We arrived home on February 20, 2017. There was a strange feeling of stepping into someone else's house. I was a different person already. I remember the first few days with the fuzziness of a hangover. We are programmed to be motivated by our infant's cries. I could feel them grip the primitive parts of my brain. There was an uncomfortable feeling similar to an unsatisfied addiction.
On day 2, we went to the pediatrician for the first time. The nurse practitioner at the office told us that Laurel was looking good, but that Juniper had lost 11% of her body weight, which is slightly outside of normal ranges. I recall watching her lie on the scale, tiny and naked, flailing her arms sporadically. She was down to 4.4 pounds. The nurse assured us that there was no need to worry and sent us home.
About 6 hours after we arrived home, I began to worry. Coley was sleeping and her mother was helping me take care of the girls. Juniper had gone all day without eating more than a few milliliters. I tried to force feed her. She refluxed everywhere and violently resisted my efforts. I tapped on her foot desperately, but she continued to lie there motionless.
I cannot describe how, but I knew something wasn't "normal." This was the first time I really knew.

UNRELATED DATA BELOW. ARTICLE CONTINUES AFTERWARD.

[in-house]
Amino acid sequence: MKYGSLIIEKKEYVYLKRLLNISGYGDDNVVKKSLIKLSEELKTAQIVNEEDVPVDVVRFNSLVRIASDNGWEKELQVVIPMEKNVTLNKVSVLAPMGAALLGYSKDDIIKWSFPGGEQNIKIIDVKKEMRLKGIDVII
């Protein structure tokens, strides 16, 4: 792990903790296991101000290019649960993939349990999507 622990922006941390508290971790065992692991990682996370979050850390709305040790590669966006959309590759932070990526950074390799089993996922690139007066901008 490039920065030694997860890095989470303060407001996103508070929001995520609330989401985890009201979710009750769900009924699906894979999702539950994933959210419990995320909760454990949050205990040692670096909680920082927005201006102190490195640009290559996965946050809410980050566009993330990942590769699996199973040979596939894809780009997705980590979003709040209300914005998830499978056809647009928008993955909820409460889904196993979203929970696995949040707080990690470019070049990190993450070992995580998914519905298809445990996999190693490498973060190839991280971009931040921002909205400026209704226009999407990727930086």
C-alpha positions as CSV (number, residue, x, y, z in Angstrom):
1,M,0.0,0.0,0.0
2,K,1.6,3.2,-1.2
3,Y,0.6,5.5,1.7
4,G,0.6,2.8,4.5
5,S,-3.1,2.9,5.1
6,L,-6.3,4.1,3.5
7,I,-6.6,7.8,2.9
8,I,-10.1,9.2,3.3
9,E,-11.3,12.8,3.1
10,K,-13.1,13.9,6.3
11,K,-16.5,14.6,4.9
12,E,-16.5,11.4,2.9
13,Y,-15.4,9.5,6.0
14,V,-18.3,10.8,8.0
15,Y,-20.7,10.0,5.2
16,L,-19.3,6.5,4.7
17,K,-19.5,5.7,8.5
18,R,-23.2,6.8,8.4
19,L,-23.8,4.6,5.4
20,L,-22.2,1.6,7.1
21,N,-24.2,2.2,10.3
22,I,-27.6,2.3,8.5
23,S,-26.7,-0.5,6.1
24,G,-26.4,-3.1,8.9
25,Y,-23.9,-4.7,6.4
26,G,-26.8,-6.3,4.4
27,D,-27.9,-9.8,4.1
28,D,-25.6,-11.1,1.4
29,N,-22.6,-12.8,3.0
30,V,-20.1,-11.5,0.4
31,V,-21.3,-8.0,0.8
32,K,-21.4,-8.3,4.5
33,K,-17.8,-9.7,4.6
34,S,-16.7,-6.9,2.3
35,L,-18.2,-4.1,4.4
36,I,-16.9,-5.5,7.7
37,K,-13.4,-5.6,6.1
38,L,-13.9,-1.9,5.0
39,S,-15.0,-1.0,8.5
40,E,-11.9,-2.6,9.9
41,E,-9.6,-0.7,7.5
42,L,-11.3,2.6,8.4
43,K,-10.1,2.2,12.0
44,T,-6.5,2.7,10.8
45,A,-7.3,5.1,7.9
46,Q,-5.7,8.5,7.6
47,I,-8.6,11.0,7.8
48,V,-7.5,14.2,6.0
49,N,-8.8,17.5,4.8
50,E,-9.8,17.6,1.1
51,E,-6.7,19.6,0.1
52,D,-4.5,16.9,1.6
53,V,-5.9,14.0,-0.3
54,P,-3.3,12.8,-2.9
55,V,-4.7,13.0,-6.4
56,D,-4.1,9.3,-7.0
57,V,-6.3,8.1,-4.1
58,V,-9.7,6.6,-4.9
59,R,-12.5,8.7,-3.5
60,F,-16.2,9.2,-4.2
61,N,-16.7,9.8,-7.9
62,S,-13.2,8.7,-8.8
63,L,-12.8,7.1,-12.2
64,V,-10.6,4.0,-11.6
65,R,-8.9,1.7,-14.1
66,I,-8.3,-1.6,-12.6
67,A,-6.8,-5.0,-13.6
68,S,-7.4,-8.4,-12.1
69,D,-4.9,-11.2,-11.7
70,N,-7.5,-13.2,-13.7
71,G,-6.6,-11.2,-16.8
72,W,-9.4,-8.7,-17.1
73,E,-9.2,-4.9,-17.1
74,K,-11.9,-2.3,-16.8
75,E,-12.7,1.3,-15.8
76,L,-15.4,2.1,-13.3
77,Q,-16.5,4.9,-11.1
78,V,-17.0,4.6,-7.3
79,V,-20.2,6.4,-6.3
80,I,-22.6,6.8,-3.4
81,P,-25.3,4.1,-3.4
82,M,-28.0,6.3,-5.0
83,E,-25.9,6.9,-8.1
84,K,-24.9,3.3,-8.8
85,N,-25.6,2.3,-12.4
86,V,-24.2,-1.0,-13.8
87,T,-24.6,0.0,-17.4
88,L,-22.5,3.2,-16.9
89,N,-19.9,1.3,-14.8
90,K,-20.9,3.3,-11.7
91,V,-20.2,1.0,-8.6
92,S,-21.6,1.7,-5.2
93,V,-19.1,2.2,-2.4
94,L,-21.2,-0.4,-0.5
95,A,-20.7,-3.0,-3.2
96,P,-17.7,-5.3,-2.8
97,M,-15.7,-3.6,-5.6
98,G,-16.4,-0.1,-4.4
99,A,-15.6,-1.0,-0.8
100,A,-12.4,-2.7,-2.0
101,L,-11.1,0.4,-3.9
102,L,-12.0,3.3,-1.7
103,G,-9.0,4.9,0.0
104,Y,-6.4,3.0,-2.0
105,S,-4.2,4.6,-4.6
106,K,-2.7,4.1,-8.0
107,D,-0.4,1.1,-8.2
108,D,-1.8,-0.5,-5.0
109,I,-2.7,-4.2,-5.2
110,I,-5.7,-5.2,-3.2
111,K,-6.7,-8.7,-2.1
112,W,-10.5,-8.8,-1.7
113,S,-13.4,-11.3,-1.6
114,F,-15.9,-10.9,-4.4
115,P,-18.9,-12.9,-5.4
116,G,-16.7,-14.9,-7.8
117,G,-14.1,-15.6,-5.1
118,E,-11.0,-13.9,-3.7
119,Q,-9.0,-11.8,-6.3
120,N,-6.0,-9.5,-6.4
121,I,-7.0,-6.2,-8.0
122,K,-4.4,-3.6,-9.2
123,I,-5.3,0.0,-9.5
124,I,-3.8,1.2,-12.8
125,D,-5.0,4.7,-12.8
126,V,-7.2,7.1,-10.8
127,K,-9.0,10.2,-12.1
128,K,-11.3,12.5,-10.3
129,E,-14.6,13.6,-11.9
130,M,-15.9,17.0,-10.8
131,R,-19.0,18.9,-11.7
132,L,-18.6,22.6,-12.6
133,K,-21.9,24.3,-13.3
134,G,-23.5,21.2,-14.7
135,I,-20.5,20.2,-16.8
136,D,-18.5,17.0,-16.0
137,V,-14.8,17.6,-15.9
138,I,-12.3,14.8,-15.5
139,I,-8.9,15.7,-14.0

I called the pediatrician and they agreed that I should come back in. I decided to tell Coley about what had been happening, but to insist she stay home and rest. I loaded Juniper into the mini van. She used some of her small amount of strength to fight me as I restrained her in the car seat.
On the way to the pediatricians office, the situation escalated in my mind. I was so rattled that I got into a small car accident in the new van. I gave the man who had been victimized by my fear my information. I told him about Juniper and said I would not wait for police. He showed me kindness (until it was time to collect money for repairs) and let me go.
When I arrived, the nurse took a look at Juniper and told me that this might be one of those "first time parent therapy visits." She actually said that to me.
Normally I would have felt stupid and self conscious, but somehow I just knew I was right to be concerned. I already knew my child better than she did. I protested her diagnosis. I would have brought out signs and staged a sit in if I had to. She agreed to bring in the lead pediatrician to try a feeding.
As the pediatrician attempted to feed her, Juniper trashed her arms like she was drowning in the air. The pediatrician held her upright and forced the rubber nipple into her mouth. As soon as the pediatrician stopped for a moment, Juniper would close her eyes and sleep.
The pediatrician tried, aggressively, to make her comply. The murals on the wall contained nursery rhyme characters. Old McDonald and Humpty Dumpty watched Juniper vomit and gasp for air. After about a half hour of water boarding with Formula, the pediatrician left the room and informed me she would return momentarily.
I sat in the room alone with Juniper, frustrated and concerned. When the pediatrician returned she informed me that a nearby children's hospital would be waiting for me. She told me not to worry, that we should just take precaution. The hospital would help assess her and run a few tests. That's all. I put Juniper back in the van and set out for Scottish Rite.
The half hour drive proved to be the most difficult of my life.